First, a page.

The Shadow KnowsBy Rabbi Jack Abramowitz
Here’s something else Solomon says he has seen and has determined is just no good: often, a person has wealth and power, but G-d has not given him the ability to enjoy it (because, as in the previous chapter, the person has an insatiable desire for wealth). The result is that someone else ends up taking it all away. How futile!
If a person lived a long life and had 100 children, but he wasn’t satisfied with his portion and did not receive a proper burial, it would have been better not to be born. After all, what was the point of his life? A stillborn child never even saw the sun shine, but he still had more satisfaction than the person in this example. What good is living even two thousand years if one can’t be satisfied? In the end, everyone goes back into the ground. We work our whole lives to feed ourselves in this world and in the Next World, so if one was never satisfied and accumulated no merits, his time was a waste. What was the advantage of being wise if he gained nothing? What would have been the disadvantage of being poor if he wasn’t satisfied anyway? This person only looked at money and not at the big picture – how meaningless!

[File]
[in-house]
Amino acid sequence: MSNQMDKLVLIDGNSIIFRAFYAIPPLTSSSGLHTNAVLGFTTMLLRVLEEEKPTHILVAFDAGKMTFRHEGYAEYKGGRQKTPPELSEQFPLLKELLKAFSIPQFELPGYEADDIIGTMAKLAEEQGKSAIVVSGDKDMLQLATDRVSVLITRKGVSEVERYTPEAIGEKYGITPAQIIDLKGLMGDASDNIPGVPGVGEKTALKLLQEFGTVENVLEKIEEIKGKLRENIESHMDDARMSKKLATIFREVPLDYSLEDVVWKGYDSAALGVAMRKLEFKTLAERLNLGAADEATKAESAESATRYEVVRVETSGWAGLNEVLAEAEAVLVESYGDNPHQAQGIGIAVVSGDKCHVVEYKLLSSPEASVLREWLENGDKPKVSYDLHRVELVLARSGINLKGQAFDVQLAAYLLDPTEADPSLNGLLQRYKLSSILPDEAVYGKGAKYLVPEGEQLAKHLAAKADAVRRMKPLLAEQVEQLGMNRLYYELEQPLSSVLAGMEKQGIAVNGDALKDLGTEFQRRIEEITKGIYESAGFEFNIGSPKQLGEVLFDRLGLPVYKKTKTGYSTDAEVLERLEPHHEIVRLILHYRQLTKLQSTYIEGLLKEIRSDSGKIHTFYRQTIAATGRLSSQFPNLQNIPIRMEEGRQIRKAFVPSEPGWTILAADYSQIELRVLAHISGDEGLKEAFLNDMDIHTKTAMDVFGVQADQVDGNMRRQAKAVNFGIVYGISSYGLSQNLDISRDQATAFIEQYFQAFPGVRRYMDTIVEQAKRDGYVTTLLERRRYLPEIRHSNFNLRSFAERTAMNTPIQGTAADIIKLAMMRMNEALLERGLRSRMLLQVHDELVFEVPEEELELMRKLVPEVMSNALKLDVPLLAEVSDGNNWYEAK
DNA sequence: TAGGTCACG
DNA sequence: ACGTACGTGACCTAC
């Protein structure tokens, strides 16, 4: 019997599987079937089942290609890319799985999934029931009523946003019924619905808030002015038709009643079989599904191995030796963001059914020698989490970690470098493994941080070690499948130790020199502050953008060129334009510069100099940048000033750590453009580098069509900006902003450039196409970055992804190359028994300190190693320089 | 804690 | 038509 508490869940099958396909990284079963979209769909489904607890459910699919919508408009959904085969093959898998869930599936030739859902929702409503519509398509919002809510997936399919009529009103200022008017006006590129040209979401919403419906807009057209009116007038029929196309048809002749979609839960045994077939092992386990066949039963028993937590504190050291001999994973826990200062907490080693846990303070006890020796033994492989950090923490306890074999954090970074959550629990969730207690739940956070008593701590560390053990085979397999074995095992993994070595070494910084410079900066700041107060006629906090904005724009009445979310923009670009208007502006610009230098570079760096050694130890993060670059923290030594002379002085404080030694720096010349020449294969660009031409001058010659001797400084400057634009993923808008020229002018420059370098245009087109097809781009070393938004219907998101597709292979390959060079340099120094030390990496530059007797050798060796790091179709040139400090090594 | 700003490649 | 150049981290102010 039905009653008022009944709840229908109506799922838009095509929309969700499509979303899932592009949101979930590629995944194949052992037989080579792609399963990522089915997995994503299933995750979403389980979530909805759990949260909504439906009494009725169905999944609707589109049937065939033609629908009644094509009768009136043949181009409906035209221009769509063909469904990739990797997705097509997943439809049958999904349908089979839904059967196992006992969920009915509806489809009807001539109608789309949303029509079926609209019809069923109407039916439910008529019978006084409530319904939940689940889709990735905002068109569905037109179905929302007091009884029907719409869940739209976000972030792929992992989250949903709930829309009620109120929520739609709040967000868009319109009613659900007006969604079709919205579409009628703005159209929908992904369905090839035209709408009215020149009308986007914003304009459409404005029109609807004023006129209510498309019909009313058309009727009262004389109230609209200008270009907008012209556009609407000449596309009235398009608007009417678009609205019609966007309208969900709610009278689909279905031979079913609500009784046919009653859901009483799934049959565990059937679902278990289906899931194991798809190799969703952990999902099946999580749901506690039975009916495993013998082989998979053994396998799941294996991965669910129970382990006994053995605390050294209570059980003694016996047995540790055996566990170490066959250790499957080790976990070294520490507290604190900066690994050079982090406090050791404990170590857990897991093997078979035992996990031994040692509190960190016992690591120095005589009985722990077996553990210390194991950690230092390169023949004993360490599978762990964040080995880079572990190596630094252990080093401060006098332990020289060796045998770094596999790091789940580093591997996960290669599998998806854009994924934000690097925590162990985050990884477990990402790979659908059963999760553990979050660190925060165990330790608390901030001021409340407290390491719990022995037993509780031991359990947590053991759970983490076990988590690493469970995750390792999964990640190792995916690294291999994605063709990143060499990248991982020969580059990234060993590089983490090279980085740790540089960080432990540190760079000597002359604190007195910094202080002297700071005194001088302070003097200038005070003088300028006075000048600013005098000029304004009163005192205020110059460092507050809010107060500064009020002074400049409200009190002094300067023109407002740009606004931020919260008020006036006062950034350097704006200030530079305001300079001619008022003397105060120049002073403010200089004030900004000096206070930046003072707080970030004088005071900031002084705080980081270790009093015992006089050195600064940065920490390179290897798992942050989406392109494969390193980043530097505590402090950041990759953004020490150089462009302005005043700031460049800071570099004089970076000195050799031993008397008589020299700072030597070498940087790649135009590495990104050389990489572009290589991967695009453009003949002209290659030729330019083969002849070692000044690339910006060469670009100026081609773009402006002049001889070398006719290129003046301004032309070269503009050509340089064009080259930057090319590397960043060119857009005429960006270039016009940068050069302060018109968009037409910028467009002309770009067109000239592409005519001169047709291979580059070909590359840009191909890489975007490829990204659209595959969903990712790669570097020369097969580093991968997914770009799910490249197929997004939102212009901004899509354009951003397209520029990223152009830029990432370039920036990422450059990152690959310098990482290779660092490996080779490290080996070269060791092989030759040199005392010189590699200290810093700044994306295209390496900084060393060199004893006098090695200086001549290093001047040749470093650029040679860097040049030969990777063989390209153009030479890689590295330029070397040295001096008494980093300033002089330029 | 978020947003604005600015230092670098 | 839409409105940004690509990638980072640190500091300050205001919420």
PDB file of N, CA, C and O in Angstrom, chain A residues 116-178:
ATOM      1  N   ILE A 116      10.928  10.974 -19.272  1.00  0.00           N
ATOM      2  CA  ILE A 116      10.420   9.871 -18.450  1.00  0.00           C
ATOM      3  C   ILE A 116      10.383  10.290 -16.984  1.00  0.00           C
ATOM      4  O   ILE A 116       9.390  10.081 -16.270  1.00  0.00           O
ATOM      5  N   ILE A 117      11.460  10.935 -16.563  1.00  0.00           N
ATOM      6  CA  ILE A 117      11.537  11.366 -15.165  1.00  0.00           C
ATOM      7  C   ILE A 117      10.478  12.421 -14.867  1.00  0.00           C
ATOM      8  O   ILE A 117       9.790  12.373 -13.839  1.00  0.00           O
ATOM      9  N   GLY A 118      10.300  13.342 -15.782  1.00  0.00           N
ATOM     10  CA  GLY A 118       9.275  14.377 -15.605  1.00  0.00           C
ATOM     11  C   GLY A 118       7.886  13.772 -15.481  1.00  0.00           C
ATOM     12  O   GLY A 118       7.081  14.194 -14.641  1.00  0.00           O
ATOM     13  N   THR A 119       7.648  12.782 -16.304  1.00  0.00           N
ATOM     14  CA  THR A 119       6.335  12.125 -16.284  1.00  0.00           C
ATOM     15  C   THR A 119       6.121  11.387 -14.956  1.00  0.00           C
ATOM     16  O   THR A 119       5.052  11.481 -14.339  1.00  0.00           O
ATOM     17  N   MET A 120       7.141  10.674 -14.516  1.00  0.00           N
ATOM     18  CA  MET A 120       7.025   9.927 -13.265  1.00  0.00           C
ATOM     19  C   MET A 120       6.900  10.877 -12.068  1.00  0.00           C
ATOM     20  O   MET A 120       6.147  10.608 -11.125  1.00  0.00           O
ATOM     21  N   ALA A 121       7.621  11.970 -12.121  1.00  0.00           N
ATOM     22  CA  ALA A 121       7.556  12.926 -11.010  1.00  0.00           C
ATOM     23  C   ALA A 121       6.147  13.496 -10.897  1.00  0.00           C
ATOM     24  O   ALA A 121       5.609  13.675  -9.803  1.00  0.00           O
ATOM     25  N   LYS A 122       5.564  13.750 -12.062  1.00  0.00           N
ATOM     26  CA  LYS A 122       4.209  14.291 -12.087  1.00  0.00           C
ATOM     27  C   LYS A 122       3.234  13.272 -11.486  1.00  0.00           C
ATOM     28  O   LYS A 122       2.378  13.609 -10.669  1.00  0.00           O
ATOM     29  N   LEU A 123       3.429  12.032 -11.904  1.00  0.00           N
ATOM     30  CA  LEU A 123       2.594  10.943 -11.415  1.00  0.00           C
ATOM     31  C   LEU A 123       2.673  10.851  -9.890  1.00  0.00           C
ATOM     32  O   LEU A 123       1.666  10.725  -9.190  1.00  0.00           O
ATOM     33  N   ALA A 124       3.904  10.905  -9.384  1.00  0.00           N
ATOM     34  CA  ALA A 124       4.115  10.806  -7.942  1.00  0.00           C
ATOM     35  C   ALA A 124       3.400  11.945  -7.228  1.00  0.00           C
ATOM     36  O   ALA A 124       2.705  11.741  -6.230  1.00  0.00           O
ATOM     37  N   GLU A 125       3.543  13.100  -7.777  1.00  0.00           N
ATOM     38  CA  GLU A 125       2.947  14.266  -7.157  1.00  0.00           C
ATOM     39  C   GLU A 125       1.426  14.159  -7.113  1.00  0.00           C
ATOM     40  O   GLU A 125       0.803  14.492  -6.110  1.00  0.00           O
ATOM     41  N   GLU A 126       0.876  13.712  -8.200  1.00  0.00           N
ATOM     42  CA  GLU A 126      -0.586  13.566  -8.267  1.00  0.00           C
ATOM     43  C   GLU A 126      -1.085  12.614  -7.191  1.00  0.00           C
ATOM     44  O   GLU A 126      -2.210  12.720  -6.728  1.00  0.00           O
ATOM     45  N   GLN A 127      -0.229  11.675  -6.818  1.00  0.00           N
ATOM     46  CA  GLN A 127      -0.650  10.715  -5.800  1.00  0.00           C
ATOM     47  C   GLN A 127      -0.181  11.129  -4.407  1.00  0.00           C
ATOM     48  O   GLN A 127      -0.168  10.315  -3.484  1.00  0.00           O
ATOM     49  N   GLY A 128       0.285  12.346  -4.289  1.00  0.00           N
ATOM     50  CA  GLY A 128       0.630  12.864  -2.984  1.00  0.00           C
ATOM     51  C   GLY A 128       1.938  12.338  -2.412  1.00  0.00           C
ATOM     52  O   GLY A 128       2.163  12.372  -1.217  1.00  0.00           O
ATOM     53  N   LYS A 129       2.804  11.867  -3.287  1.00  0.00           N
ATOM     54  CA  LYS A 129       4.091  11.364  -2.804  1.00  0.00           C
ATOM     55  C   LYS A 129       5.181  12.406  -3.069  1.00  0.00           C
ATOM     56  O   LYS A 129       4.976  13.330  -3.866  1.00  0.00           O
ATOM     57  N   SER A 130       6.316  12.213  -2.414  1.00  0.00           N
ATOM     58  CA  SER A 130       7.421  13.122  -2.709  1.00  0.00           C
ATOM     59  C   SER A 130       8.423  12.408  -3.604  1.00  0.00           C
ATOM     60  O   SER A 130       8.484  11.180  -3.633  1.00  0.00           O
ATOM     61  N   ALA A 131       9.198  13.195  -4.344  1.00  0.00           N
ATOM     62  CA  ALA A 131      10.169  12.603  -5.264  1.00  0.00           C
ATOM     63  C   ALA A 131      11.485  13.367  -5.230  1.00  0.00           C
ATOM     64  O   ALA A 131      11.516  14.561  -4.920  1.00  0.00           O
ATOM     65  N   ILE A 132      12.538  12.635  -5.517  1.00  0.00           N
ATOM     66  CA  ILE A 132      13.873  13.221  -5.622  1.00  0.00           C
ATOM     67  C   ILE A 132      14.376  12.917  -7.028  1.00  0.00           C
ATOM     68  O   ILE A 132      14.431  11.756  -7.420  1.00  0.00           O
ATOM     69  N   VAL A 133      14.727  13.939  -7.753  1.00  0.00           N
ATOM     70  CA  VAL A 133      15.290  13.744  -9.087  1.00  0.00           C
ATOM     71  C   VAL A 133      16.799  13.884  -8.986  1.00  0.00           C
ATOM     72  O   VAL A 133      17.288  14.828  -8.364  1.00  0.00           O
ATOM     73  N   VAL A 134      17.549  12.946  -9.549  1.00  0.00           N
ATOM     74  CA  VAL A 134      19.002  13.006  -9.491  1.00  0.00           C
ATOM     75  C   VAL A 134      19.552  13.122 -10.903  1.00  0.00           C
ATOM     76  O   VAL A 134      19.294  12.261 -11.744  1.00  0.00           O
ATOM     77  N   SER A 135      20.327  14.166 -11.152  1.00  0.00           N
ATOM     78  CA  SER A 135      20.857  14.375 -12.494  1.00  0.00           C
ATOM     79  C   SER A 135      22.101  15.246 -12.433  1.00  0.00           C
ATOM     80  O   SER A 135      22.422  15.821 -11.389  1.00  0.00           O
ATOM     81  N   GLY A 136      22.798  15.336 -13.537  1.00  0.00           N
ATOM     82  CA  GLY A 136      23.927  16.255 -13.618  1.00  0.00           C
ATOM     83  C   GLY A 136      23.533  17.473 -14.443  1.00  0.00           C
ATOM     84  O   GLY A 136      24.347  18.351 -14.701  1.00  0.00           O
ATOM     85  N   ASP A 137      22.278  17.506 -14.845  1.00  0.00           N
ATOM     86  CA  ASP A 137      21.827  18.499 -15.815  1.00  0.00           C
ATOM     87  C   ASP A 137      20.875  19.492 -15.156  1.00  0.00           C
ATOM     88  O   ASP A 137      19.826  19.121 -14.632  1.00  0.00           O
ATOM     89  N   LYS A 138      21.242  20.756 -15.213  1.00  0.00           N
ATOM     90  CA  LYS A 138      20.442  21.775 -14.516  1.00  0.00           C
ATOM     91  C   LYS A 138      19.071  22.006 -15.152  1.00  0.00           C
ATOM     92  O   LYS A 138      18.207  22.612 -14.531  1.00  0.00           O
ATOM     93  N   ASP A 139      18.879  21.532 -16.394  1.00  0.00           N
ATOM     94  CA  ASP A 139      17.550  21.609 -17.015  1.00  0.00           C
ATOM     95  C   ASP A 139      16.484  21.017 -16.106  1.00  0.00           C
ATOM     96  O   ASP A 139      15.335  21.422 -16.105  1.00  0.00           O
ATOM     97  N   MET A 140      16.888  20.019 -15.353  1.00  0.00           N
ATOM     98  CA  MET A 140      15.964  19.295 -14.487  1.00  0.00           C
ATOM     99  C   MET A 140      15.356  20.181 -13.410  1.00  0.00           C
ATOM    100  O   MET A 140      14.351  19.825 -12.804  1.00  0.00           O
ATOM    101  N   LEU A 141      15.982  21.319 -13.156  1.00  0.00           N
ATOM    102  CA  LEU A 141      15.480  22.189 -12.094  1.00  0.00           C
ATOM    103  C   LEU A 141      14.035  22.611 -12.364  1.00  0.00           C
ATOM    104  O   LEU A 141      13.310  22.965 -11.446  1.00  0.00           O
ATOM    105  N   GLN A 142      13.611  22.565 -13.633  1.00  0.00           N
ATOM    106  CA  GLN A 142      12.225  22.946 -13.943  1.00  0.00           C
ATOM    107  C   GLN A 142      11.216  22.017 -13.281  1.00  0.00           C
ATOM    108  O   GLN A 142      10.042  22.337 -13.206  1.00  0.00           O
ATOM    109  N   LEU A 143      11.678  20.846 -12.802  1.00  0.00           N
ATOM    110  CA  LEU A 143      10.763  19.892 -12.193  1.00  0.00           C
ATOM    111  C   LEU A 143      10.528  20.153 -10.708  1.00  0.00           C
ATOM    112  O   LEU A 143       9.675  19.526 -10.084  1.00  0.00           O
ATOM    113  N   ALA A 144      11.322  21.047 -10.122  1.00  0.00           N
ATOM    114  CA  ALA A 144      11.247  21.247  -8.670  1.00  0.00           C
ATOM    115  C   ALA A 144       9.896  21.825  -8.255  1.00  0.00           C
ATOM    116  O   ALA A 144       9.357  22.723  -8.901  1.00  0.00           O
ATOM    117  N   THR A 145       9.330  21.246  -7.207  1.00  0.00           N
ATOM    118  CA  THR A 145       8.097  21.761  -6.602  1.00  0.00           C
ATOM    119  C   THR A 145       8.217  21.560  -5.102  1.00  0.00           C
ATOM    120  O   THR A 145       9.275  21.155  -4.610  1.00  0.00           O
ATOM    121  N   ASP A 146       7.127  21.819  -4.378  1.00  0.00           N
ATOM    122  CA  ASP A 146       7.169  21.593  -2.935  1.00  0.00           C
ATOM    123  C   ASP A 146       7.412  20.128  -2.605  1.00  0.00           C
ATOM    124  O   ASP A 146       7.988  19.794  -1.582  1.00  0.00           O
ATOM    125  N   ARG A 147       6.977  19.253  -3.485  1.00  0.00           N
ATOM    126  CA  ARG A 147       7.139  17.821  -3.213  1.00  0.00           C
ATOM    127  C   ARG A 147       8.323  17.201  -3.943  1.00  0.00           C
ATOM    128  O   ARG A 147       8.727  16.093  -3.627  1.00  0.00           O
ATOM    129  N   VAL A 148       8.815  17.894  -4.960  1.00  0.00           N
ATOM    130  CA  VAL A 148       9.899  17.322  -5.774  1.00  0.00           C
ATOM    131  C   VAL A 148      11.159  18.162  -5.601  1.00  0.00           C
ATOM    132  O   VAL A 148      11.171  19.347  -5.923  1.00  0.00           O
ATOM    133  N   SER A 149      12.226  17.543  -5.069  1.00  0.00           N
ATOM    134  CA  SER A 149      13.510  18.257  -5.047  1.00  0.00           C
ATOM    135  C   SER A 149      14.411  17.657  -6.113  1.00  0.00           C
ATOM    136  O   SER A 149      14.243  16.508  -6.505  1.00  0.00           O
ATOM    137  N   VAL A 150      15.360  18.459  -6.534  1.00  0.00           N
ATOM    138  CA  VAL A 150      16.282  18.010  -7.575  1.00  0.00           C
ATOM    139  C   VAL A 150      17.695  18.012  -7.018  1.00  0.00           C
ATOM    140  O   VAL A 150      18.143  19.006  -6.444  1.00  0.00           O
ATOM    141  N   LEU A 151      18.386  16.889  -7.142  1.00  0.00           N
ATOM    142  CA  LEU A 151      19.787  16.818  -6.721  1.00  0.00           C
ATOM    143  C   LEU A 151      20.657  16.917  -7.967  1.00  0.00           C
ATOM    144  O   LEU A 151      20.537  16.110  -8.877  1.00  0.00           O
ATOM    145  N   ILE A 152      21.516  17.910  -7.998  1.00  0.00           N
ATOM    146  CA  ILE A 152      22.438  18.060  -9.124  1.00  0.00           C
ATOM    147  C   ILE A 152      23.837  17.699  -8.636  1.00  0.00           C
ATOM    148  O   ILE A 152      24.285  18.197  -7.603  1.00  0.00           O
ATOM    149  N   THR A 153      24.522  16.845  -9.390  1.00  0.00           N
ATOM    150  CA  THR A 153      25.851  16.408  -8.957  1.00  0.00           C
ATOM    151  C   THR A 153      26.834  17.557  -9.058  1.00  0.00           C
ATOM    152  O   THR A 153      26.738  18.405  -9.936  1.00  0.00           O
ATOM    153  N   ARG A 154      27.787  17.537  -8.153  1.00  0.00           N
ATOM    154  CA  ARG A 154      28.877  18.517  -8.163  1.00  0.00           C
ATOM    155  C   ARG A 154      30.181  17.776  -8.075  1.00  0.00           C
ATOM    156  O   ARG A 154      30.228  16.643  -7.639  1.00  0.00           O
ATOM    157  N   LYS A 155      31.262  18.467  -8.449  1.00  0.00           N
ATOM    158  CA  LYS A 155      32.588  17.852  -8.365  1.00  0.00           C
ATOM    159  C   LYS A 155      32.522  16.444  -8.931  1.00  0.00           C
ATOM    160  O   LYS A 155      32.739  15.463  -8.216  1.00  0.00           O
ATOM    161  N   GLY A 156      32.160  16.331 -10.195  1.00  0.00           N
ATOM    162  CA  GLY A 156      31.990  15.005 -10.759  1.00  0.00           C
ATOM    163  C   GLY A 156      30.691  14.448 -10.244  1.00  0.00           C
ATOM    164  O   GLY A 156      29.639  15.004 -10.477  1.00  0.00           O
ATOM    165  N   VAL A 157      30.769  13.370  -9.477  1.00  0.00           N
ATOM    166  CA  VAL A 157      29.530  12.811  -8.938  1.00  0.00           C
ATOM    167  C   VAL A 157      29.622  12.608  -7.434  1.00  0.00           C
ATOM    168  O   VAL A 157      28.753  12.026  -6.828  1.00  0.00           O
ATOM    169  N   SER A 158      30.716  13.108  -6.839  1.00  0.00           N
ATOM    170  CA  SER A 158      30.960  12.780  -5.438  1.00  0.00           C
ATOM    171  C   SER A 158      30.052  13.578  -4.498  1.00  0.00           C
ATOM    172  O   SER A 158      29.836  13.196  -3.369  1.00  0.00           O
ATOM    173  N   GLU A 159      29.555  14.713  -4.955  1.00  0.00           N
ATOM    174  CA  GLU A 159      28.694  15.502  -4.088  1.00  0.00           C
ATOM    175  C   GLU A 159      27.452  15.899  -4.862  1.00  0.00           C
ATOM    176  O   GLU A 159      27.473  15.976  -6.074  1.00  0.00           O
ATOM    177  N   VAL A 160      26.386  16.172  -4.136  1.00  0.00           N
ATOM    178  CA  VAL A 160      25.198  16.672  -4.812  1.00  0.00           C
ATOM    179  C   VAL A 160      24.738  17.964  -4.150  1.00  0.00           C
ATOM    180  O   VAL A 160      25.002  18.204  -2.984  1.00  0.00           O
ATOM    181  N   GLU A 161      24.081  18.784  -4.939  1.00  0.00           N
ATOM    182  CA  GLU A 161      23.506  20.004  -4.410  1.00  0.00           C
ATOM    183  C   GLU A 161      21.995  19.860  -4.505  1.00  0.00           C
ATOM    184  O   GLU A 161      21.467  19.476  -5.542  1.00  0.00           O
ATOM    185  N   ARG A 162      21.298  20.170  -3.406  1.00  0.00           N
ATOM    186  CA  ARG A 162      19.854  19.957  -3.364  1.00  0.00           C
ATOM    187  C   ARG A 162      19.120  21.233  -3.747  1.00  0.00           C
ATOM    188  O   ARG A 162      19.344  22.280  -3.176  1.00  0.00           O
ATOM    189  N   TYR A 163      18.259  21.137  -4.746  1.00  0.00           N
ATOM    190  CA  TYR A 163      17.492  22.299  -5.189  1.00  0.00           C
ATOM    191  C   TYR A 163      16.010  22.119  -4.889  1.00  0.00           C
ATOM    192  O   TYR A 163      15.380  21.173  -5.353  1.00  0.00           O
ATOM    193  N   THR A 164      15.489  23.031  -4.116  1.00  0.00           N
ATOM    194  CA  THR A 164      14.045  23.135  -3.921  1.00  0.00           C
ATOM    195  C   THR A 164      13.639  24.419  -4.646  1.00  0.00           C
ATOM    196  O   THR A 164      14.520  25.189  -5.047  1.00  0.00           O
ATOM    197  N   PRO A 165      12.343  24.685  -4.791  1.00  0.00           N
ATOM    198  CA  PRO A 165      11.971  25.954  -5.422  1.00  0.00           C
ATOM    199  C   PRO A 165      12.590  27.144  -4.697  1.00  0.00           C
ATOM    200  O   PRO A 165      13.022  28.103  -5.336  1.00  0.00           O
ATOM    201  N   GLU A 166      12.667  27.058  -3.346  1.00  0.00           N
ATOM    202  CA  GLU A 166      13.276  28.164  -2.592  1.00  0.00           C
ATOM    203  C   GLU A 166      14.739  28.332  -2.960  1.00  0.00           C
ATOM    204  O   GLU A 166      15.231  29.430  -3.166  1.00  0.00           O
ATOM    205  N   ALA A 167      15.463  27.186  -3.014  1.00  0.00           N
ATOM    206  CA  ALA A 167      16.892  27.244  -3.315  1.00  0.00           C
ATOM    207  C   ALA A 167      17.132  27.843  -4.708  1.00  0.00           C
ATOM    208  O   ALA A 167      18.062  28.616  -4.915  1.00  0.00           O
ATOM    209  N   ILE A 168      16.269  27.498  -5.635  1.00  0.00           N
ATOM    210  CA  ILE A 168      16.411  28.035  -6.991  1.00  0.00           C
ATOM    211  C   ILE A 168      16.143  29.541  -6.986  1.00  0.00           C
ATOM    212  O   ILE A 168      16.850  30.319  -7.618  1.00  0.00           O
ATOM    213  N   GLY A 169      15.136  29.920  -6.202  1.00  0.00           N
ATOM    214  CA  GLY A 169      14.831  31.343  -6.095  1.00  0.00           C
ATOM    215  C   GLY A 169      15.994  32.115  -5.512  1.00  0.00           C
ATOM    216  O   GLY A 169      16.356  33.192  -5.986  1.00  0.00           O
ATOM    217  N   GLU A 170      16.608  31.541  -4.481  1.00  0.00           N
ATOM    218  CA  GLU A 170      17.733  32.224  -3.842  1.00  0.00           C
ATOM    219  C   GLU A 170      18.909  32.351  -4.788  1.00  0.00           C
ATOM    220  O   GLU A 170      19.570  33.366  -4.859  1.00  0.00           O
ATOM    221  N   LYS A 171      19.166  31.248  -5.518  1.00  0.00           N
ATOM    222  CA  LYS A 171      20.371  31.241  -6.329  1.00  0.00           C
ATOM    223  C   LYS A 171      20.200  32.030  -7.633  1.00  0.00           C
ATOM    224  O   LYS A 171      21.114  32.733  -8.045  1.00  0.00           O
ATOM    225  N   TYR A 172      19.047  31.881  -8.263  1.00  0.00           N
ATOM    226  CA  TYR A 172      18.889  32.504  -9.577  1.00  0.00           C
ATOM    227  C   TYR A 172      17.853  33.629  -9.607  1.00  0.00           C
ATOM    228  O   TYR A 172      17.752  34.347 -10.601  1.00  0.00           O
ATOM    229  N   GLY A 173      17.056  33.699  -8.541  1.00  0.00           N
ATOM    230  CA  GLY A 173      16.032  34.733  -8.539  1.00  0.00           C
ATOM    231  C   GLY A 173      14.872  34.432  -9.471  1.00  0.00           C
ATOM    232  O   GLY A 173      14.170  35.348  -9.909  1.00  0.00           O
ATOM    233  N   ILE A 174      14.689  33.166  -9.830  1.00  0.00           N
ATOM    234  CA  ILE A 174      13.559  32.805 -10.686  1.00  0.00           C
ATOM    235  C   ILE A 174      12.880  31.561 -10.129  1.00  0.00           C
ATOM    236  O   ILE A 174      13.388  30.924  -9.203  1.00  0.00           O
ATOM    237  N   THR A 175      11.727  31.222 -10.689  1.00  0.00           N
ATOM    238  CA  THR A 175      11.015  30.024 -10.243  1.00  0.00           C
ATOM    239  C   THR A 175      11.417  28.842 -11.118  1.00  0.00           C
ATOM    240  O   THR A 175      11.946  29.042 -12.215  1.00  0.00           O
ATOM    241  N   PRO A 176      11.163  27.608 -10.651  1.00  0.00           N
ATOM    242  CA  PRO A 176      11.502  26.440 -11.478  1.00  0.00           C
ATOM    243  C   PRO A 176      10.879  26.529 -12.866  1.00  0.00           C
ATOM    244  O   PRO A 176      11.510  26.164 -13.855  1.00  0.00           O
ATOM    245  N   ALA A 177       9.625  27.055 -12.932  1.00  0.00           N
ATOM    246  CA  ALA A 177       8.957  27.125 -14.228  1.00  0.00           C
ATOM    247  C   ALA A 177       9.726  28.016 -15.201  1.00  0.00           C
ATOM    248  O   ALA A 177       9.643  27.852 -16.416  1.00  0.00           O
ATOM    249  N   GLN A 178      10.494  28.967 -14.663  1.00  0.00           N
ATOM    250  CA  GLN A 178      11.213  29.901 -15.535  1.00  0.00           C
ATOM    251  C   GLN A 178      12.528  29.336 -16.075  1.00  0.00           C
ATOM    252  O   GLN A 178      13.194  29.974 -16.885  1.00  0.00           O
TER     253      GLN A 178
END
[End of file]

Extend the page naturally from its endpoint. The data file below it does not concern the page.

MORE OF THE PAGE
A person cannot overpower a force greater than he – neither G-d, Who decrees a person’s lot in life, nor the “angel of death,” who comes to escort a person out. There are so many pursuits that waste a person’s time in life, but that leave no lasting impact. Who knows the proper deeds a person should spend his life pursuing, in order to secure a place in the Next World? Life is fleeting, like a shadow, so who will tell a person what awaits him in order that he will live appropriately?